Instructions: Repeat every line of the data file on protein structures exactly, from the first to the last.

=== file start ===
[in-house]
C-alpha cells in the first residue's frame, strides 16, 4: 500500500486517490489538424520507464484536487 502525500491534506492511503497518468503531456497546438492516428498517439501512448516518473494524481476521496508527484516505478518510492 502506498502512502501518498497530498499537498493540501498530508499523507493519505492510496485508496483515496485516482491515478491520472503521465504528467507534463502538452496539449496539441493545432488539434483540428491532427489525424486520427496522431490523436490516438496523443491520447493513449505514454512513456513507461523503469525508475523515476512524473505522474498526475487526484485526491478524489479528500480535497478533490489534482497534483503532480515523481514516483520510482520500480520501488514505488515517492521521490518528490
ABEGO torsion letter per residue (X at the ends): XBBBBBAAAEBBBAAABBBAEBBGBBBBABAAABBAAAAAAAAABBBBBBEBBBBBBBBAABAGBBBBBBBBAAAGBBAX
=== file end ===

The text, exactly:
[in-house]
C-alpha cells in the first residue's frame, strides 16, 4: 500500500486517490489538424520507464484536487 502525500491534506492511503497518468503531456497546438492516428498517439501512448516518473494524481476521496508527484516505478518510492 502506498502512502501518498497530498499537498493540501498530508499523507493519505492510496485508496483515496485516482491515478491520472503521465504528467507534463502538452496539449496539441493545432488539434483540428491532427489525424486520427496522431490523436490516438496523443491520447493513449505514454512513456513507461523503469525508475523515476512524473505522474498526475487526484485526491478524489479528500480535497478533490489534482497534483503532480515523481514516483520510482520500480520501488514505488515517492521521490518528490
ABEGO torsion letter per residue (X at the ends): XBBBBBAAAEBBBAAABBBAEBBGBBBBABAAABBAAAAAAAAABBBBBBEBBBBBBBBAABAGBBBBBBBBAAAGBBAX